There was a size-able, enthusiastic crowd waiting for the Monk Liberation Front as they took to the Beacon’s foyer stage on Sunday. That was despite the best efforts of cyber-gremlins on the booking site erroneously declaring the gig sold out, for a day or so in advance. Those lucky enough to be there were even more enthusiastic by the end of an irrepressibly, rumbunctious, swerve through the music of Thelonious Monk. It was, as my neighbour in the stalls declared at the end, just joyful.
The quartet of Tony Kofi on alto, Jonathan Gee donning the sacred headgear at the piano, Ben Hazleton on bass and Rod Youngs have been playing this music for a long time. It showed in the ease with which they inhabited the music. Monk’s tunes are so distinctive and, as Kofi reminded us, many of been around since the 1940s. The band played them with feel and tempo as Monk might have performed them, but the freshness and energy was almost startling.
There was a fidelity in the interpretation, but occasional twisting of a form or effortless injection of rhythmic jousting spiced things up. They started by stitching together Thelonius and Brilliant Corners, the crackle and fizz of solos laying down a marker of what was to come. The interaction of Gee, Hazleton and Youngs was thrilling. Gee maintained a stream of stabs and percussive episodes from the piano carried through accompaniment and solos, while Youngs, a grin of pleasure flickering, complemented, anticipated hits and kicks or choosing just the right moments to settle into an understated, surging pulse. On Trinkle Tinkle Gee’s clusters of chords and fills, hectored and butted against Kofi who responded with a blistering solo, then the pianist seemed to just sink into the pulse, swinging infectiously and patiently building a dazzling solo.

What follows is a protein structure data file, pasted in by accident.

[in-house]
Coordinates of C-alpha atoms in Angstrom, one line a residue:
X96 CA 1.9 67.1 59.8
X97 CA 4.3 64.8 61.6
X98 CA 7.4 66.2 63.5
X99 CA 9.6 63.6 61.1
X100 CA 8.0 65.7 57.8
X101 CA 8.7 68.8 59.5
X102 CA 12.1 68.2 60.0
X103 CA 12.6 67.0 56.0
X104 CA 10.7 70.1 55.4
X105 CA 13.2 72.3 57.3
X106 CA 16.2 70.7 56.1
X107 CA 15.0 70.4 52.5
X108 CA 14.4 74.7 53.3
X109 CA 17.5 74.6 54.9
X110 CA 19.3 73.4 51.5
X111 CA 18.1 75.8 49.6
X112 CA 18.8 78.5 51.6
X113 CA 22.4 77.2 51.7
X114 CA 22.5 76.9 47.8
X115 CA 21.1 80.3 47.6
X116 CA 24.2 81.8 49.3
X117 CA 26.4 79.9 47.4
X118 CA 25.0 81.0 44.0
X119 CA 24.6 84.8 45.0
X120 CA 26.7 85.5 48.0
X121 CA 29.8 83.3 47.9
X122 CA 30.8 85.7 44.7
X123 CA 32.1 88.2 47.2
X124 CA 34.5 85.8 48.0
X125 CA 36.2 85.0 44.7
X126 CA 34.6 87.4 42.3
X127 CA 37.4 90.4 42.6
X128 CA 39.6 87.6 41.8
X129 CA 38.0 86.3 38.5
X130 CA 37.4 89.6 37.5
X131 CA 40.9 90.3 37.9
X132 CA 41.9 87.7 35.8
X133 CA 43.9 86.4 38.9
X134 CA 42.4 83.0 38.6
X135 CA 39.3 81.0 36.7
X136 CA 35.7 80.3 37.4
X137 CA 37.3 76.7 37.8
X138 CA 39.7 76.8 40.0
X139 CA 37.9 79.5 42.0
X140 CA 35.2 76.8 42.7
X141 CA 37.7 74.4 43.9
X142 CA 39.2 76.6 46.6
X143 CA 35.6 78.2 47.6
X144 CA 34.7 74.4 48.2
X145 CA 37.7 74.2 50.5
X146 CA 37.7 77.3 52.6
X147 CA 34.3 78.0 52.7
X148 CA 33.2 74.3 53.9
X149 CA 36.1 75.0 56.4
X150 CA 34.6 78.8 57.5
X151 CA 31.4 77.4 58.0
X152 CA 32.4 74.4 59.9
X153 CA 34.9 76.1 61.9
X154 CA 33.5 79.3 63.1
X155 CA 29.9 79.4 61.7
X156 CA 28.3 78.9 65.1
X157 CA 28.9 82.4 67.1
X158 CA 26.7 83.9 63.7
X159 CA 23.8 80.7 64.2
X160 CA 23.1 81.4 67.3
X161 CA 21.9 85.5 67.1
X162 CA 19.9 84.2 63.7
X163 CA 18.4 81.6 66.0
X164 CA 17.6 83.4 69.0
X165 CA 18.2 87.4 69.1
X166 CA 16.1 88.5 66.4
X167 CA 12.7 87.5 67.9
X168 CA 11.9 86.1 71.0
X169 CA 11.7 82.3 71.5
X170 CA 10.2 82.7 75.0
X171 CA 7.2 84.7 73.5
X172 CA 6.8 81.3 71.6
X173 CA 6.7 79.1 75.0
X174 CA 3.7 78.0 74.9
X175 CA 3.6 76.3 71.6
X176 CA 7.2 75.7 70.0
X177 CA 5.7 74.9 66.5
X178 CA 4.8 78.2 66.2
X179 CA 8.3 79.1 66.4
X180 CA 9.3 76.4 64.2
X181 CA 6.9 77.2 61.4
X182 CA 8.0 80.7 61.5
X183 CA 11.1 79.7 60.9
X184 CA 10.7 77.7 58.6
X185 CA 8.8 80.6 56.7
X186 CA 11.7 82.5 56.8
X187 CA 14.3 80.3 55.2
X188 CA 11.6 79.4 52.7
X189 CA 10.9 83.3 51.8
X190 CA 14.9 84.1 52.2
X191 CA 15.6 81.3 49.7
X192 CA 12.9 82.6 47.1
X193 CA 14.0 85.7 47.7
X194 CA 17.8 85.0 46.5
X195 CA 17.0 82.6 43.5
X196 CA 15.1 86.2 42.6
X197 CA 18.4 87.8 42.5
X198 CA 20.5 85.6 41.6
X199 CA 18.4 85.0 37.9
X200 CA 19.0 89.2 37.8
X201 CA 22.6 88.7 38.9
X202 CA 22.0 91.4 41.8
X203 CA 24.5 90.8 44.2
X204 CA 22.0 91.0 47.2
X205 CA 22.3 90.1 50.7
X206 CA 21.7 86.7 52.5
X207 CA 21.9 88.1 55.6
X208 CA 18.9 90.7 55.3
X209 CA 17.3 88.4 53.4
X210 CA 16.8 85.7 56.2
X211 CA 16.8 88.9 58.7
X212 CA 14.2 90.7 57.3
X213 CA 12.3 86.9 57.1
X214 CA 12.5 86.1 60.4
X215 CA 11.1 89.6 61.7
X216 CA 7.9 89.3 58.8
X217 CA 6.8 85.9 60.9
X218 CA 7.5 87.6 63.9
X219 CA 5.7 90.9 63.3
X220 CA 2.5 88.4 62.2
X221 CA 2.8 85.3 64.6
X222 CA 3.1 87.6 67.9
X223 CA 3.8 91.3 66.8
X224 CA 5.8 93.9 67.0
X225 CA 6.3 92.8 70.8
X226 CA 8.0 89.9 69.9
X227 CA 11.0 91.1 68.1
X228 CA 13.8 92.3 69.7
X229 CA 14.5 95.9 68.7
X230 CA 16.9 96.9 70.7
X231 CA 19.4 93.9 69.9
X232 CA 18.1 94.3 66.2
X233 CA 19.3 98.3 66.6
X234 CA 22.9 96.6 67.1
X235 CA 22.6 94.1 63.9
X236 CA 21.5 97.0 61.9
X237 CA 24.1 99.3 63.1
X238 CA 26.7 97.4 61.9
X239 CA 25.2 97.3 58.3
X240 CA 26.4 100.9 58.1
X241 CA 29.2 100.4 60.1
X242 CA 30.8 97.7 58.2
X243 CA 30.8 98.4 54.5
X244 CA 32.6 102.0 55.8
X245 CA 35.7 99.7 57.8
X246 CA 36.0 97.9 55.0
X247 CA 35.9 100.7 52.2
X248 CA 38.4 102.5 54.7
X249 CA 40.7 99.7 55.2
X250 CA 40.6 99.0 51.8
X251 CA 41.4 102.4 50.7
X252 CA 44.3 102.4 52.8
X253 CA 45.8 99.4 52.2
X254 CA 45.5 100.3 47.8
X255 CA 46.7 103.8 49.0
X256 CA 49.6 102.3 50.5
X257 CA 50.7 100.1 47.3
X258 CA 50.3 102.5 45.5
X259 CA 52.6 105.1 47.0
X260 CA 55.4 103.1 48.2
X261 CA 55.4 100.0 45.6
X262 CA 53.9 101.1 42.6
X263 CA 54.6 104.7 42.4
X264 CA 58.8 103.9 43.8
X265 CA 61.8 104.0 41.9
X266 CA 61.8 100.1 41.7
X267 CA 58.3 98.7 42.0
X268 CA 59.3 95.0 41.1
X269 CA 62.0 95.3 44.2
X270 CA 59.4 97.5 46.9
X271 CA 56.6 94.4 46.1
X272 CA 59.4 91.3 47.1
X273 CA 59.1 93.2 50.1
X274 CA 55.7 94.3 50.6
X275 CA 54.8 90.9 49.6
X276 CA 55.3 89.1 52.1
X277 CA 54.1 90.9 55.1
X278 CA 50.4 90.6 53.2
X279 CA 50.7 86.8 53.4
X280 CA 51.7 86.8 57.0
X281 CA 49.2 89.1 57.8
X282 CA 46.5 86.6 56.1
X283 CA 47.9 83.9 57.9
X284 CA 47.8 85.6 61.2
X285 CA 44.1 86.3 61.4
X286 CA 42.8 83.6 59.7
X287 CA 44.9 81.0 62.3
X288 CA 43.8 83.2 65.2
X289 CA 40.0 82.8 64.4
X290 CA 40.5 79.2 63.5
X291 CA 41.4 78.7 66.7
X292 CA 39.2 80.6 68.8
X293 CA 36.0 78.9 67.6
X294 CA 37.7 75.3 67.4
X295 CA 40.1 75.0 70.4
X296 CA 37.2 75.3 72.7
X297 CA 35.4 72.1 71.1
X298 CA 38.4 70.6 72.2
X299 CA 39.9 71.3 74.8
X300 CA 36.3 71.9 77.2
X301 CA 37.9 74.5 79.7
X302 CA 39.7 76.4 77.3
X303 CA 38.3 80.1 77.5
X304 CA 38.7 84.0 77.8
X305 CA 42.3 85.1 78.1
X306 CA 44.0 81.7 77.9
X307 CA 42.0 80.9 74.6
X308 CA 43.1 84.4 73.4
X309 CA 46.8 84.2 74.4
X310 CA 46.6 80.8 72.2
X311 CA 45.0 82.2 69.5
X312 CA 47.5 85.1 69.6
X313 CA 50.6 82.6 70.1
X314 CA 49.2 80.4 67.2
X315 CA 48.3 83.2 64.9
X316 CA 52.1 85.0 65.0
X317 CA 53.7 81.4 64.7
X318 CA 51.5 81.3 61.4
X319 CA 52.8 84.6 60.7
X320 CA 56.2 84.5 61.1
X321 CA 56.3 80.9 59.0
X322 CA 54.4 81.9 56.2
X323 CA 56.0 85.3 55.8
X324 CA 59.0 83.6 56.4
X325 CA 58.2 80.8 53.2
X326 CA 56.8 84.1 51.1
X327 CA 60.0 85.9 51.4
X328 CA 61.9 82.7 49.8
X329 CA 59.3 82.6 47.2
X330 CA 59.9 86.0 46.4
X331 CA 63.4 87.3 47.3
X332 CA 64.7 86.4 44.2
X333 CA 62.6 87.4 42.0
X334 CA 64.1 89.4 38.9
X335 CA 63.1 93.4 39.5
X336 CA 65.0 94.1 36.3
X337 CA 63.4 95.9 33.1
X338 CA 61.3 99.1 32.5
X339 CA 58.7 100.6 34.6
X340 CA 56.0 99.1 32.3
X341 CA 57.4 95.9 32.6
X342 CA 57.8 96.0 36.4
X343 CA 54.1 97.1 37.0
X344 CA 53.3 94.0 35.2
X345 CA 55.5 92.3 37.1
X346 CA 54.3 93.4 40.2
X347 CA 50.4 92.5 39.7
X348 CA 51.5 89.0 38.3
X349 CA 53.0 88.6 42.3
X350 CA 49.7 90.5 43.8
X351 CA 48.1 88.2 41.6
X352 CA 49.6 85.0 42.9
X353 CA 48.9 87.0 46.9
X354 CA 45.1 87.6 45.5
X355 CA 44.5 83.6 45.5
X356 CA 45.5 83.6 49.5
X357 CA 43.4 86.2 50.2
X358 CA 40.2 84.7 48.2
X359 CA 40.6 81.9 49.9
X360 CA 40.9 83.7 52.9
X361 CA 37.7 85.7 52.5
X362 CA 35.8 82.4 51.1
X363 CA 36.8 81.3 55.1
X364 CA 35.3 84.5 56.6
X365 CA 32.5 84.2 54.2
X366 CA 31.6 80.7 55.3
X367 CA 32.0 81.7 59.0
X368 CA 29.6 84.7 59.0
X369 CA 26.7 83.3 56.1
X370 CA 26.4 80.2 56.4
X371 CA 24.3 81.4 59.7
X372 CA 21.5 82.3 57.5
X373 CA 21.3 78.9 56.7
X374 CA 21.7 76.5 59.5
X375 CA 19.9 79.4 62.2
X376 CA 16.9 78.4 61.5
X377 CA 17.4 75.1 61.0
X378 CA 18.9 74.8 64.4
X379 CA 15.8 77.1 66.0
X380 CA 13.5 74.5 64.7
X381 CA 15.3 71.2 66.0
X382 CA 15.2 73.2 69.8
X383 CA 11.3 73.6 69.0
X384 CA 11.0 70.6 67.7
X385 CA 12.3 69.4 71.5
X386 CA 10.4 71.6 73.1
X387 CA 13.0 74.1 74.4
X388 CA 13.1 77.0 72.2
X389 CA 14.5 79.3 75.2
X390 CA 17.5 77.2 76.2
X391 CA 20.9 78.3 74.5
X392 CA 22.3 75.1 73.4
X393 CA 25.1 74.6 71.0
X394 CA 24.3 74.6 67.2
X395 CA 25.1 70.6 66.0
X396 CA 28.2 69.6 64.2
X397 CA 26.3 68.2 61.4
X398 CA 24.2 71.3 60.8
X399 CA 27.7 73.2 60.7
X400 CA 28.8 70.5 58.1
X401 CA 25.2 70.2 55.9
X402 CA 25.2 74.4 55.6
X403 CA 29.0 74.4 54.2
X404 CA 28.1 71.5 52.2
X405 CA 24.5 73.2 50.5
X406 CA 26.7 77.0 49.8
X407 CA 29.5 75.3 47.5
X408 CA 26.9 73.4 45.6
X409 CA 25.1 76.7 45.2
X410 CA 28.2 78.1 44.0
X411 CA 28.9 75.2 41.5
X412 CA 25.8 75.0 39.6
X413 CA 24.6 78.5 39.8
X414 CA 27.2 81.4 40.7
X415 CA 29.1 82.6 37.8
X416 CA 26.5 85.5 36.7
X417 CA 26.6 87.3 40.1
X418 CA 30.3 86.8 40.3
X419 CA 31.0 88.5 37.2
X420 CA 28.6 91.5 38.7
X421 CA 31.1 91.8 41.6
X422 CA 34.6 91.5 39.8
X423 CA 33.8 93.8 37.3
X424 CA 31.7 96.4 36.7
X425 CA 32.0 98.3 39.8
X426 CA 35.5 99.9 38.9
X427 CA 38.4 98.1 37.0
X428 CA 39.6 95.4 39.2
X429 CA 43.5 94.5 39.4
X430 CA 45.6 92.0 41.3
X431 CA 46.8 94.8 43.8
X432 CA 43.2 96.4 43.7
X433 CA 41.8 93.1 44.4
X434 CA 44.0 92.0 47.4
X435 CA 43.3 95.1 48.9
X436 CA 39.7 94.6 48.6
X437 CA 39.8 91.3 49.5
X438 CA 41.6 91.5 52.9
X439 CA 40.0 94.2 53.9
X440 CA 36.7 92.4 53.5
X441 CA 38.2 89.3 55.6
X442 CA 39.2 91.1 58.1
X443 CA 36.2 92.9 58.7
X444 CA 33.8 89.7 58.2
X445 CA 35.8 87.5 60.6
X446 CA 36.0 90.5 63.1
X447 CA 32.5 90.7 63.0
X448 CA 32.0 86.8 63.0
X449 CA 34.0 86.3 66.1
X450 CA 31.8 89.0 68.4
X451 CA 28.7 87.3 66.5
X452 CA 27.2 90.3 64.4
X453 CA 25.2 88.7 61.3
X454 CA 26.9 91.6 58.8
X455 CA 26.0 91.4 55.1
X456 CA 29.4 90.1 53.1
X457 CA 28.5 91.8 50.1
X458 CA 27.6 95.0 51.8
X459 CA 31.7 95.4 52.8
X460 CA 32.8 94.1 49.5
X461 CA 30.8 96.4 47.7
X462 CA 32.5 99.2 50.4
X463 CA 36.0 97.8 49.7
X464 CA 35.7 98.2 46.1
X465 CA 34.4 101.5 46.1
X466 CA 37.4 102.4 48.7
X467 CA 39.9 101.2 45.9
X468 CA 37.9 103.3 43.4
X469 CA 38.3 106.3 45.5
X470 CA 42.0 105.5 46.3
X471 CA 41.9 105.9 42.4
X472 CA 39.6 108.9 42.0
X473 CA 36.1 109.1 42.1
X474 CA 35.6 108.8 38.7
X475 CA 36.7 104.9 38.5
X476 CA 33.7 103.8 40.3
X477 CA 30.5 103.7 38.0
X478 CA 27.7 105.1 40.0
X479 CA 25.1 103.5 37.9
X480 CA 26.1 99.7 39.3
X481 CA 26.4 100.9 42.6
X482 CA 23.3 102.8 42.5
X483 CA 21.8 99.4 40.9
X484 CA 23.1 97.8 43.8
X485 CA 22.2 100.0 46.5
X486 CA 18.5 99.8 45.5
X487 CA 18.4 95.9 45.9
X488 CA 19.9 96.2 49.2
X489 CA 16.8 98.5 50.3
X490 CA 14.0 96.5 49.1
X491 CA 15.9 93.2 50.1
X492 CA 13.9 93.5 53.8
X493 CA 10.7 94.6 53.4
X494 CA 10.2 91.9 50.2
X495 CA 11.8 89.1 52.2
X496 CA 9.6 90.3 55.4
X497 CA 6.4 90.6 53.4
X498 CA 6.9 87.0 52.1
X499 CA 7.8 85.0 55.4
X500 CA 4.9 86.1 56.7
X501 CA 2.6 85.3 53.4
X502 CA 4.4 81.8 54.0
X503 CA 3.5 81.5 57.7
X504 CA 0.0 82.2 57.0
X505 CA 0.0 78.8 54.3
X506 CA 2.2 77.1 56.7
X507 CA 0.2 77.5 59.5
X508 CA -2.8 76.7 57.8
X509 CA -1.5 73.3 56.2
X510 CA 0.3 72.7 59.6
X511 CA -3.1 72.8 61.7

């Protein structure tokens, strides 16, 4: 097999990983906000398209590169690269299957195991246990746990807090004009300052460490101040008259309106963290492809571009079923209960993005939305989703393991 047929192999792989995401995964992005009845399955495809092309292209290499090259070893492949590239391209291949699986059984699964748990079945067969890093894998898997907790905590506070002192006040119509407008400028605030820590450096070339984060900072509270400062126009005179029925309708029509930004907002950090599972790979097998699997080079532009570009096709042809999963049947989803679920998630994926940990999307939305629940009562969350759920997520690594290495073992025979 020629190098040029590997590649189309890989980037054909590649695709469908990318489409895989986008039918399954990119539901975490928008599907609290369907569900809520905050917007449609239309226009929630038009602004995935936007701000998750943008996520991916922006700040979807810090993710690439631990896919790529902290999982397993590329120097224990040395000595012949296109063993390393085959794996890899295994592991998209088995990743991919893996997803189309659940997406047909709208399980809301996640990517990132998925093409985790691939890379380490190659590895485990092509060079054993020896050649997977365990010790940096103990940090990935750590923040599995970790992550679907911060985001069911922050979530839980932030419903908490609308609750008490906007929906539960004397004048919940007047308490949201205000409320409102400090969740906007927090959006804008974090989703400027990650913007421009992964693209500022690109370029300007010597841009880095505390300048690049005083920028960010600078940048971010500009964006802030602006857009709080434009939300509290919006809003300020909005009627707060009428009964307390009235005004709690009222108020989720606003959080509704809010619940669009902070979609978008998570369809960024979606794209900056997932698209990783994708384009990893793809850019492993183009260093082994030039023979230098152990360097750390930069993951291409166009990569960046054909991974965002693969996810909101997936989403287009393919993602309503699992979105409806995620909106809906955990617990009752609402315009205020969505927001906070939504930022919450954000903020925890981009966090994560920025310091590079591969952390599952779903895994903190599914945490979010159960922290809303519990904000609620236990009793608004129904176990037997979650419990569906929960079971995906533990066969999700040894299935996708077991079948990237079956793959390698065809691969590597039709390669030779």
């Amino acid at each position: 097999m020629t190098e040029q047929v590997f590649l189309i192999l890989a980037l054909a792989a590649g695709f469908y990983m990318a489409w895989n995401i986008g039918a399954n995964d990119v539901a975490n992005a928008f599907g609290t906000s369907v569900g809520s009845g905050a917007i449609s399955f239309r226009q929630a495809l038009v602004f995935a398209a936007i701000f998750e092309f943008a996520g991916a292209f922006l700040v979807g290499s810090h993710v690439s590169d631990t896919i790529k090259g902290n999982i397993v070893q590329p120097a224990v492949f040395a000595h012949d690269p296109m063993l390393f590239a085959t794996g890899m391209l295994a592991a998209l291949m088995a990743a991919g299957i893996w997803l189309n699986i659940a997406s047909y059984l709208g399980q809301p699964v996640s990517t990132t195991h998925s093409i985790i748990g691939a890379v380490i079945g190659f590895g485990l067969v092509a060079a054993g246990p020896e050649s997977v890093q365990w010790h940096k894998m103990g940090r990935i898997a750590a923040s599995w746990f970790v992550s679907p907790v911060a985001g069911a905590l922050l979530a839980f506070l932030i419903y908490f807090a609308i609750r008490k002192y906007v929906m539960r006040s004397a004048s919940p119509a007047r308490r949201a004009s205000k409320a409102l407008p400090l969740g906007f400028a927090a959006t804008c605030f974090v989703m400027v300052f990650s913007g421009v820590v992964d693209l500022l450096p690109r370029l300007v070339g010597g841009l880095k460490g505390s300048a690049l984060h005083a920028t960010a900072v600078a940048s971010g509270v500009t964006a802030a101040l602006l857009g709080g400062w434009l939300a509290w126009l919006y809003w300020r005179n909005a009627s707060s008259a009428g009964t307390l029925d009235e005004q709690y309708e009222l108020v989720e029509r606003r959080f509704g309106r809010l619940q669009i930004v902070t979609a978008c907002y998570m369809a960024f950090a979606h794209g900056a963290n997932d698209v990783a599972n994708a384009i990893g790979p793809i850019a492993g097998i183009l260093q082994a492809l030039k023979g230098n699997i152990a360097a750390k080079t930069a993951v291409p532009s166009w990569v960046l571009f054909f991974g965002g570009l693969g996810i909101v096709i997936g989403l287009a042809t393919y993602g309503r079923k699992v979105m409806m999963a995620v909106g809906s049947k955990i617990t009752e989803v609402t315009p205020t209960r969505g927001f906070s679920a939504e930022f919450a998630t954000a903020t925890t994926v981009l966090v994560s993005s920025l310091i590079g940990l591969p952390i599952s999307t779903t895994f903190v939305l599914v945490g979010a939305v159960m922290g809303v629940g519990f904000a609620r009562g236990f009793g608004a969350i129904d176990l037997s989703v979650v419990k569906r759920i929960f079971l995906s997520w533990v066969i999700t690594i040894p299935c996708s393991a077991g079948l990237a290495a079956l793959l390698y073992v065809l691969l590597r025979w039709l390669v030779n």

They visited ballads, Kofi sliding, slurring and swooning into a glowing version of Ask Me Now, played the sleaziest heavy swing on Ba-Lue Bolivar Ba-Lues Are, injected Skippy with frenetic energy. Monk’s angular tunes are invariably memorable and hum-able. Some how the band contrived to make the infectious, rhythmic content equally memorable. Kofi, taking a breather during Skippy, couldn’t stop himself dancing at the back of the stage. They were having fun.
Monk Liberation Front were on blistering form and it was joyful to be there.